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Since Microsoft Web API isn't MVC, you cannot do something like this:

var a = Request.MapPath("~");

nor this

var b = Server.MapPath("~");

because these are under the System.Web namespace, not the System.Web.Http namespace.

So how do you figure out the relative server path in Web API? I used to do something like this in MVC:

var myFile = Request.MapPath("~/Content/pics/" + filename);

Which would give me the absolute path on disk:

"C:\inetpub\wwwroot\myWebFolder\Content\pics\mypic.jpg"
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3 Answers 3

You can use HostingEnvironment.MapPath in any context where System.Web objects like HttpContext.Current are not available (e.g also from a static method).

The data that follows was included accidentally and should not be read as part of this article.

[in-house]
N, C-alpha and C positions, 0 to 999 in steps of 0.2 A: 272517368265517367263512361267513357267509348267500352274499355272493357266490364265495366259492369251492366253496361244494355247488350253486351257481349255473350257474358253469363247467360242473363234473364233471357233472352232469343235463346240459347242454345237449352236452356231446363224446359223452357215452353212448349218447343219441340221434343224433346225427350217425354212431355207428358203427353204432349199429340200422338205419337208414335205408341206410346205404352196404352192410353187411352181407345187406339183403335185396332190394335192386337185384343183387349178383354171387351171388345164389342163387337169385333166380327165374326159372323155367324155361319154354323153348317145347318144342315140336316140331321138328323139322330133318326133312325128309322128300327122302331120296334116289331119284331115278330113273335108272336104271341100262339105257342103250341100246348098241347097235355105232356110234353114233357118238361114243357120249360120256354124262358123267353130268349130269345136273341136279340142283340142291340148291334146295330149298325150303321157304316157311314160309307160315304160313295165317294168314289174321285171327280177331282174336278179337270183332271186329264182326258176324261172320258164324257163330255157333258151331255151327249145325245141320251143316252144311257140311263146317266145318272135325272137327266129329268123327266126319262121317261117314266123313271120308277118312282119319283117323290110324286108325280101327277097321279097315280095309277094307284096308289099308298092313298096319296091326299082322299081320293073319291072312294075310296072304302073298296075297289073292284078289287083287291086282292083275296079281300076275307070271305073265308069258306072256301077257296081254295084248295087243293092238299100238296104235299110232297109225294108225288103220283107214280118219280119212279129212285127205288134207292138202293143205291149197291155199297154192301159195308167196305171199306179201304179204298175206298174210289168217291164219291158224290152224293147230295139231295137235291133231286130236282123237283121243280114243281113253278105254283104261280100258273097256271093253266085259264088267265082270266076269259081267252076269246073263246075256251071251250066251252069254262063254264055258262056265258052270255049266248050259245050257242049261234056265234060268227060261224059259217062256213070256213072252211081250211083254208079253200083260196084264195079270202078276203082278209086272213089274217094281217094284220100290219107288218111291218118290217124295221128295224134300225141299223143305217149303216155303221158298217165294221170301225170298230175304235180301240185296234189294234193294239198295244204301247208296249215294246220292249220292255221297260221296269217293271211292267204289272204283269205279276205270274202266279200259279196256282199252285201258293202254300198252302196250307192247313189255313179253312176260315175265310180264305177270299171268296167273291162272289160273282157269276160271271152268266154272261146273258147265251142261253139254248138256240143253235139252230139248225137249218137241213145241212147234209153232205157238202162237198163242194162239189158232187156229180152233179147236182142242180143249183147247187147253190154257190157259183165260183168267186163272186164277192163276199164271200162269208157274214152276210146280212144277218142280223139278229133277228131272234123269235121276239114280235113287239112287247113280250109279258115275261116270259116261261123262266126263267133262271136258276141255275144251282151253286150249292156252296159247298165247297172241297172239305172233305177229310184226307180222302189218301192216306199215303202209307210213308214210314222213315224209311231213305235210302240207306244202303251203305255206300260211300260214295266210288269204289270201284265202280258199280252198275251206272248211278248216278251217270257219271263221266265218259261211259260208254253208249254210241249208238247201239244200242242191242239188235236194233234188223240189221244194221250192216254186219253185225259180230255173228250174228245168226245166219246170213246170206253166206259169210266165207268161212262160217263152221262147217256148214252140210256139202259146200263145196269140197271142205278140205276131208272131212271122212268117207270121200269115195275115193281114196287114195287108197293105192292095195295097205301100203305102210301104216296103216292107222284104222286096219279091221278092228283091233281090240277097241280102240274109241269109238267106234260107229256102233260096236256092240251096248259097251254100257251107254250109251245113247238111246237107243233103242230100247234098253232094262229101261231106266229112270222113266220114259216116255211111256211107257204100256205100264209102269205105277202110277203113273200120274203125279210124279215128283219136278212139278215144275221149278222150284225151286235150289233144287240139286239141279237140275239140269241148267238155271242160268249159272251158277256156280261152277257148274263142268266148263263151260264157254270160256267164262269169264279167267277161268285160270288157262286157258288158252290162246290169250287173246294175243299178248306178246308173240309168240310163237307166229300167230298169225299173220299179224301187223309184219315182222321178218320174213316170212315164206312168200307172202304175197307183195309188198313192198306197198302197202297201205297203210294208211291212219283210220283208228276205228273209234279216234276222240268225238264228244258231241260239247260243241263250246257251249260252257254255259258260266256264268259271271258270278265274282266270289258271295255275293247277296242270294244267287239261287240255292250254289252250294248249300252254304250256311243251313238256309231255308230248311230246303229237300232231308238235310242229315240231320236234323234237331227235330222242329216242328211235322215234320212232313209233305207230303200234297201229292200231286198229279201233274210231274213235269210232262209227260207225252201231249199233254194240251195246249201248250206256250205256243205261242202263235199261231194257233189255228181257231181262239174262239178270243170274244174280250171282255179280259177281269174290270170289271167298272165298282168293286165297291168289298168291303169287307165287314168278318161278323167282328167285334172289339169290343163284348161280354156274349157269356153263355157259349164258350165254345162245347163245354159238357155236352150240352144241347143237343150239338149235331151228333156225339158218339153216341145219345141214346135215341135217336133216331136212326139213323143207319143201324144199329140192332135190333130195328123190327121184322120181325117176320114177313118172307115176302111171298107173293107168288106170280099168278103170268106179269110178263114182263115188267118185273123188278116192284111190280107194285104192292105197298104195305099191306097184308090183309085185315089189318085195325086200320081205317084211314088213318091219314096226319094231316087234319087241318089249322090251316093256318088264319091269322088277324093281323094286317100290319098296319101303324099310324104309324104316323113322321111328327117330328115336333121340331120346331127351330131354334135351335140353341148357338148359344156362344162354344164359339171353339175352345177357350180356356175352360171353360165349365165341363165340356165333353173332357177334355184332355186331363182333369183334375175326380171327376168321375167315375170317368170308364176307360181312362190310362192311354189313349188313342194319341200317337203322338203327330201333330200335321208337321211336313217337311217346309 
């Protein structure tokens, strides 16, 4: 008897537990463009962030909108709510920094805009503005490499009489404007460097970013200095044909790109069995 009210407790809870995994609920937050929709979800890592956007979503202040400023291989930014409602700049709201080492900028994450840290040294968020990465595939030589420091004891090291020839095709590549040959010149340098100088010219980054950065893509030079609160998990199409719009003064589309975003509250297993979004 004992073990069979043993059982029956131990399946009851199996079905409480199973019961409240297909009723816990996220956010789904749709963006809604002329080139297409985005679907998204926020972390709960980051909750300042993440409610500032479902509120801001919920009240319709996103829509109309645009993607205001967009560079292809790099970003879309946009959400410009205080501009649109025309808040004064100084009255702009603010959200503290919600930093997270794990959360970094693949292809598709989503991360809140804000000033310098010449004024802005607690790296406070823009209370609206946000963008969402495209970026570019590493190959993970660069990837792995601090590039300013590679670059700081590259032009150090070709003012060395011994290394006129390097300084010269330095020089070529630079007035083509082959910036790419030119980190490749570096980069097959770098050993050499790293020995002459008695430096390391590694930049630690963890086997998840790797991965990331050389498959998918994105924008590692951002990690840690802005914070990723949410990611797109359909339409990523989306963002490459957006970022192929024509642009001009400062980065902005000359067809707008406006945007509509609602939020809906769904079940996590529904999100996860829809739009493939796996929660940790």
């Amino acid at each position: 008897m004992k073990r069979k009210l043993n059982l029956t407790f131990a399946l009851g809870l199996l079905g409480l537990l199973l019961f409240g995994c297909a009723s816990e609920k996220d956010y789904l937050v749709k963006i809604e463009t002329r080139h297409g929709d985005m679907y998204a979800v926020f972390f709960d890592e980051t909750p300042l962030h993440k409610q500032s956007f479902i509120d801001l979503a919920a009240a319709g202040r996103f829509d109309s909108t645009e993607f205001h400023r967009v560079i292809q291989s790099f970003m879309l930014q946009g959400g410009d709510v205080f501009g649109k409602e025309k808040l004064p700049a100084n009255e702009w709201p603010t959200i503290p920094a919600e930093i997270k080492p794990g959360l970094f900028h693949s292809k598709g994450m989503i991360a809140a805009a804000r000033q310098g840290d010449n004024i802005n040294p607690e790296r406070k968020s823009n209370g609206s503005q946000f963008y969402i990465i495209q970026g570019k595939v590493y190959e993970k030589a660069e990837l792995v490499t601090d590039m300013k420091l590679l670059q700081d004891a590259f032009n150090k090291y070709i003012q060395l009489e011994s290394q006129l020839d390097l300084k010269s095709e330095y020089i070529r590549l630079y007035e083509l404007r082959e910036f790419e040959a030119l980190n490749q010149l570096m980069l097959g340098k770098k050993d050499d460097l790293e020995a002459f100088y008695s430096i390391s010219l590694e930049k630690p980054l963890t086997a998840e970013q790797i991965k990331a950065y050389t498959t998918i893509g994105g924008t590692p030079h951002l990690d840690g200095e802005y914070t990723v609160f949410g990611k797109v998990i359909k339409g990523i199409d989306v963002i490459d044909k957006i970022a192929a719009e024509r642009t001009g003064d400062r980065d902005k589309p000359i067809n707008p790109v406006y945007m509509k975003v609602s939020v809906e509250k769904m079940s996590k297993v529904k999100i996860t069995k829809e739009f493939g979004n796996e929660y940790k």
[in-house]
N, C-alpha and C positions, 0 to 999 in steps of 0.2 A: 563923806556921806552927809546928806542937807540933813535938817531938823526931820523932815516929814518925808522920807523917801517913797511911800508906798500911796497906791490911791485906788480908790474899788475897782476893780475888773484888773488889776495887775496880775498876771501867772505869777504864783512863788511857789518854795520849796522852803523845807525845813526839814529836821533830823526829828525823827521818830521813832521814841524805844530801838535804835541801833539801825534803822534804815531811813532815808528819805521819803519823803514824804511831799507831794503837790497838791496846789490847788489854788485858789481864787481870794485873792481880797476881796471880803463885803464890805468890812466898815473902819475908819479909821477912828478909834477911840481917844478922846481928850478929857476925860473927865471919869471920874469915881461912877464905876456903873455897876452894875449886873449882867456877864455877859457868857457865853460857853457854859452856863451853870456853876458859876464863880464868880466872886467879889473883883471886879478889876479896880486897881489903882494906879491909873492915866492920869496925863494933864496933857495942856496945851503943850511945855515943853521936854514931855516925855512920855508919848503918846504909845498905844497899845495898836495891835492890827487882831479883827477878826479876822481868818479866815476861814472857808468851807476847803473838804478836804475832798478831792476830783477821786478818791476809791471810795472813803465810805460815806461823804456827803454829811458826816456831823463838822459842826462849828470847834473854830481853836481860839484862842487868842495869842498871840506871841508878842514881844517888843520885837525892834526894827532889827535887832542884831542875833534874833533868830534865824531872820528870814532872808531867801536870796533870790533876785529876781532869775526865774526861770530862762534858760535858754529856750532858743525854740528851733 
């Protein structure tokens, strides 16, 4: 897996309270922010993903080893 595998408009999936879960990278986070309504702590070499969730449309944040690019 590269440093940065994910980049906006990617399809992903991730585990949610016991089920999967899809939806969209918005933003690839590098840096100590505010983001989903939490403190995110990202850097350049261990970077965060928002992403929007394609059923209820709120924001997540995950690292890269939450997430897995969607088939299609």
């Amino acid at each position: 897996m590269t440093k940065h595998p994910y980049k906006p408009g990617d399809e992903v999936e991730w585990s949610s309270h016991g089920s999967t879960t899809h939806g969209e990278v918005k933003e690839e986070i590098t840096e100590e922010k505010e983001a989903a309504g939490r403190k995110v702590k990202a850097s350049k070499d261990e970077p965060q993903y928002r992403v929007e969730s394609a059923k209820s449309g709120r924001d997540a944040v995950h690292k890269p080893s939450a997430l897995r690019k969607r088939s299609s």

var mappedPath = System.Web.Hosting.HostingEnvironment.MapPath("~/SomePath");

See also What is the difference between Server.MapPath and HostingEnvironment.MapPath?

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Thanks It really help me. –  loop Sep 8 '14 at 21:00
string root = HttpContext.Current.Server.MapPath("~/App_Data");
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2  
You don't want to use HttpContext.Current in WebAPI. What about self-hosted APIs? You cannot rely in HttpContext.Current to be there. Also it is not test friendly. –  Trevor de Koekkoek Mar 17 '14 at 18:40

I can't tell from the context you supply, but if it's something you just need to do at app startup, you can still use Server.MapPath in WebApiHttpApplication; e.g. in Application_Start().

I'm just answering your direct question; the already-mentioned HostingEnvironment.MapPath() is probably the preferred solution.

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